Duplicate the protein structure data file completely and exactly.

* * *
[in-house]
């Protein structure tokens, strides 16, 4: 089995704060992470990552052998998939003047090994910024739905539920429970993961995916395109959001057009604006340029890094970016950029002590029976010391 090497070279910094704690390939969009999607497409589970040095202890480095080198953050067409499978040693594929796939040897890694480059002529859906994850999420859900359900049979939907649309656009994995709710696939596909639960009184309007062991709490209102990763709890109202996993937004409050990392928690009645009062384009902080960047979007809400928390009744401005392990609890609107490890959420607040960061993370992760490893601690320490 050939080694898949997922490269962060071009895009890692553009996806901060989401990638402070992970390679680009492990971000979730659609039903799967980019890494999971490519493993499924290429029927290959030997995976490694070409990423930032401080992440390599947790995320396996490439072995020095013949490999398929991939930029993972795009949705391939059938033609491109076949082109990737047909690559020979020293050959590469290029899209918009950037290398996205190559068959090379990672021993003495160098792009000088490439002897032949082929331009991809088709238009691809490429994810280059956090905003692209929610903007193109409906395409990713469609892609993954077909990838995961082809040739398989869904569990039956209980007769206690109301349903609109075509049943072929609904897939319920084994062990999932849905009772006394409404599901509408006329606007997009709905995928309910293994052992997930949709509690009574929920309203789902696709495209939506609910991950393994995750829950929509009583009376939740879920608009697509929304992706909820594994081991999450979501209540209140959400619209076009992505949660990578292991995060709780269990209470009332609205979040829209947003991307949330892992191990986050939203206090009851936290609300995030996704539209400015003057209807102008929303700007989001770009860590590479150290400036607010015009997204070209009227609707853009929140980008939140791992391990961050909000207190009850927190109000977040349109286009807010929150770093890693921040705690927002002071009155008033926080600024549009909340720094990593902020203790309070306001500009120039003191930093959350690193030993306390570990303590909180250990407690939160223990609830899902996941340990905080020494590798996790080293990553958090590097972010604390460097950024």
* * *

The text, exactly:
[in-house]
């Protein structure tokens, strides 16, 4: 089995704060992470990552052998998939003047090994910024739905539920429970993961995916395109959001057009604006340029890094970016950029002590029976010391 090497070279910094704690390939969009999607497409589970040095202890480095080198953050067409499978040693594929796939040897890694480059002529859906994850999420859900359900049979939907649309656009994995709710696939596909639960009184309007062991709490209102990763709890109202996993937004409050990392928690009645009062384009902080960047979007809400928390009744401005392990609890609107490890959420607040960061993370992760490893601690320490 050939080694898949997922490269962060071009895009890692553009996806901060989401990638402070992970390679680009492990971000979730659609039903799967980019890494999971490519493993499924290429029927290959030997995976490694070409990423930032401080992440390599947790995320396996490439072995020095013949490999398929991939930029993972795009949705391939059938033609491109076949082109990737047909690559020979020293050959590469290029899209918009950037290398996205190559068959090379990672021993003495160098792009000088490439002897032949082929331009991809088709238009691809490429994810280059956090905003692209929610903007193109409906395409990713469609892609993954077909990838995961082809040739398989869904569990039956209980007769206690109301349903609109075509049943072929609904897939319920084994062990999932849905009772006394409404599901509408006329606007997009709905995928309910293994052992997930949709509690009574929920309203789902696709495209939506609910991950393994995750829950929509009583009376939740879920608009697509929304992706909820594994081991999450979501209540209140959400619209076009992505949660990578292991995060709780269990209470009332609205979040829209947003991307949330892992191990986050939203206090009851936290609300995030996704539209400015003057209807102008929303700007989001770009860590590479150290400036607010015009997204070209009227609707853009929140980008939140791992391990961050909000207190009850927190109000977040349109286009807010929150770093890693921040705690927002002071009155008033926080600024549009909340720094990593902020203790309070306001500009120039003191930093959350690193030993306390570990303590909180250990407690939160223990609830899902996941340990905080020494590798996790080293990553958090590097972010604390460097950024």